With reference to FIG. 5J, the microprocessor executes the functions described in blocks 162 and 163 so as to perform the function of setting the number of cassettes. To this end, the microprocessor in block 162 reads in manually inputted data from the keyboard identifying the number of cassettes which are to be stored in the safe, and then causes in block 163 the printer to print out that number. Then, the microprocessor loops back to the point indicated at "L" in FIG. 5E.
With reference to FIG. 5K, the microprocessor executes the functions described in blocks 164, 165, and 166 to perform the function of setting the service access code. To this end, the microprocessor in block 164 reads in manually inputted data from the keyboard identifying a service access card number. Then, in block 165 the microprocessor reads in from the keyboard a manually inputted service access PIN. Next, in block 166 the microprocessor causes the printer to print out the service access card number and PIN and then loops back to the point indicated at "L" in FIG. 5E.
With reference to FIG. 5G, the microprocessor executes the functions described in blocks 167 and 168 to perform the function of setting the print access code. To this end, the microprocessor in block 167 reads in manually inputted data from the keyboard which identifies the print access card number, and then in block 168 the microprocessor causes the printer to print the print access code number. Then, the microprocessor loops back to the point indicated in "L" in FIG. 5E.
With reference to FIG. 5H, the microprocessor performs the functions described therein to set the non-power fail power down. To this end, the microprocessor in block 169 reads in manually inputted data from the keyboard that identifies a fixed code; and, in block 170 the microprocessor checks whether the inputted code is valid. If not, the microprocessor branches to block 171 to check whether three consecutive attempts have been made to enter a valid code without success. This is done in the conventional manner of incrementing a register to store a count reflecting the number of consecutive unsuccessful attempts made to enter a valid access code. If fewer than three consecutive unsuccessful attempts have been made, the microprocessor loops back from block 171 to the point indicated at "L" in FIG. 5E. If three consecutive unsuccessful attempts have been made, the microprocessor branches from block 171 to the point indicated at "A" in FIG. 5A. This, of course, means that the microprocessor will then cause an alarm to be set off.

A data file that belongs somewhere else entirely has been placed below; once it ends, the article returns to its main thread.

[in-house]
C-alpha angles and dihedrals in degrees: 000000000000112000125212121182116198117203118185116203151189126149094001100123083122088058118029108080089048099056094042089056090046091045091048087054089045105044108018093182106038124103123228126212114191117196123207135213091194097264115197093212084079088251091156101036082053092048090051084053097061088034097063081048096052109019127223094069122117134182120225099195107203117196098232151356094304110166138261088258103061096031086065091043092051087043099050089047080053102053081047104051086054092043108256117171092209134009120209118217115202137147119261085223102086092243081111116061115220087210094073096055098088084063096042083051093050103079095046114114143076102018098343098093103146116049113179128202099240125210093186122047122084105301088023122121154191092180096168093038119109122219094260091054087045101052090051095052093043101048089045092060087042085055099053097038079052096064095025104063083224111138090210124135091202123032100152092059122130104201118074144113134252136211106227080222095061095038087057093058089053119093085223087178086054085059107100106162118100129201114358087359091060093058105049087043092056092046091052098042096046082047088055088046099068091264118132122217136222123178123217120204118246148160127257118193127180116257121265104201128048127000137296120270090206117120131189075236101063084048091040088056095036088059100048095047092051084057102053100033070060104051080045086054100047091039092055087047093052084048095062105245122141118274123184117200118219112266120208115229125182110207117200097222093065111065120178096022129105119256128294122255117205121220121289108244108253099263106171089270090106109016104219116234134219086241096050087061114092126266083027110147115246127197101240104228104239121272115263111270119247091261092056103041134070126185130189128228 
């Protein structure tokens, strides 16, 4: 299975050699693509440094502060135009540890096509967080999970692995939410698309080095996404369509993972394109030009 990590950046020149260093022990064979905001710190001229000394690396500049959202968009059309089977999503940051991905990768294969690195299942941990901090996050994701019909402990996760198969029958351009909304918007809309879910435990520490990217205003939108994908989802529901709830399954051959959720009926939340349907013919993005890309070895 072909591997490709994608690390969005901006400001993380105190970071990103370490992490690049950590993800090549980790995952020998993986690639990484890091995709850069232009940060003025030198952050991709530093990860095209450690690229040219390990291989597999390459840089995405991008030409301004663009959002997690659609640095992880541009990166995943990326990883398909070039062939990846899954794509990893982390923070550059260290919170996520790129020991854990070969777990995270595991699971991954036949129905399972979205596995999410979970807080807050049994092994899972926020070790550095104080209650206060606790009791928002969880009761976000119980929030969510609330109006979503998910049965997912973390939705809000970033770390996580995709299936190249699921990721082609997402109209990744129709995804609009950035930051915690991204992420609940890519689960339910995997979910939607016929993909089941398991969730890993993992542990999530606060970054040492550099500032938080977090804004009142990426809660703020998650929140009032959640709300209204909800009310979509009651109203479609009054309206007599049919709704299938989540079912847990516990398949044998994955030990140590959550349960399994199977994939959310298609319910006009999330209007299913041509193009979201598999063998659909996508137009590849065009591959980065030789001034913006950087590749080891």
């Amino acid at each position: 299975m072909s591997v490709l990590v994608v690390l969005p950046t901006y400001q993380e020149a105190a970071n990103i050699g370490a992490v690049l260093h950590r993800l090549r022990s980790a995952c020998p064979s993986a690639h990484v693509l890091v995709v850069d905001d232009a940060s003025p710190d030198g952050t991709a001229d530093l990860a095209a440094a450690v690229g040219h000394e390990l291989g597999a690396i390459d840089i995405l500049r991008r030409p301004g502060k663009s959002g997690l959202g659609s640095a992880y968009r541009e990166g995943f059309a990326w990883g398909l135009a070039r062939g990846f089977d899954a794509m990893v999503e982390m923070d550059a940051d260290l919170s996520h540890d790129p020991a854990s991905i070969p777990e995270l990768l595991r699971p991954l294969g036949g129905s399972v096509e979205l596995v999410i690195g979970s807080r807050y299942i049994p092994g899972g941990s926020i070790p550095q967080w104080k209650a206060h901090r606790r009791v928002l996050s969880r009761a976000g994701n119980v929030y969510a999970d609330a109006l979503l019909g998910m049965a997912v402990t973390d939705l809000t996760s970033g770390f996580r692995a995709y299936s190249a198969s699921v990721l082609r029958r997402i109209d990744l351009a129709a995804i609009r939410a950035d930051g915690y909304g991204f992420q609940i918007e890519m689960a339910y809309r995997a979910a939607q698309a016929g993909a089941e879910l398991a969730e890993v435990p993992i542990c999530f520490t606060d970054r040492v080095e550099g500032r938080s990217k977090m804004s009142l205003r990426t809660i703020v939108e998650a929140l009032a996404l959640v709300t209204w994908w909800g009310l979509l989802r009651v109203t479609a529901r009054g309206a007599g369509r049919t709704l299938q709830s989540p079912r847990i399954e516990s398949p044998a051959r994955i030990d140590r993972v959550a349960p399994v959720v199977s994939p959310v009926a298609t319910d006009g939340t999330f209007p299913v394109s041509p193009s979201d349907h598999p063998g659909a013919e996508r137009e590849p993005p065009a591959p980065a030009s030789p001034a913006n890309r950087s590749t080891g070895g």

With reference again to block 170, if the microprocessor determines that a valid code has been entered, the microprocessor proceeds to block 172 to print an indication that the power fail has been disabled. Then, in block 173 the microprocessor resets the power fail, in block 174, the microprocessor causes data to be stored in the RAM 34. Then, in block 175 the microprocessor comes to a halt.
With reference to FIG. 5F, the functions described in blocks 176, 177, and 178 are performed in the event of an interrupt (i.e., when the power fail signal is produced by the power fail circuit 87). In block 176 the microprocessor causes the footprint to be stored in non-volatile memory locations to RAM 34. This footprint is saved so that the microprocessor will be able to determine where to restart when power is again available. Next, in block 177 the microprocessor causes non-volatile memory locations in RAM 34 to preserve a copy of the contents of the volatile memory locations. This is effected by executing a port command to apply an array store signal to the RAM 34. Following block 177 the microprocessor halts.
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|US-Klassifikation||340/5.9, 340/5.5, 235/381, 340/5.73, 340/5.6|
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|17. Febr. 1984||AS||Assignment|
Owner name: AUDIO IN MOTION, INC., 2040 E. WALNUT ST., PASADEN
Free format text: ASSIGNMENT OF ASSIGNORS INTEREST.;ASSIGNORS:BERTAGNA, RICHARD A.;BERRY, DICKEY J.;REEL/FRAME:004222/0835
Effective date: 19840126
|9. Dez. 1985||AS||Assignment|
Owner name: AVICOM INTERNATIONAL INC.
Free format text: CHANGE OF NAME;ASSIGNOR:AUDIO IN MOTION, INC.;REEL/FRAME:004484/0833
Effective date: 19840608
|8. Mai 1989||FPAY||Fee payment|
Year of fee payment: 4
|12. Okt. 1993||REMI||Maintenance fee reminder mailed|
|13. März 1994||LAPS||Lapse for failure to pay maintenance fees|
|24. Mai 1994||FP||Expired due to failure to pay maintenance fee|
Effective date: 19940313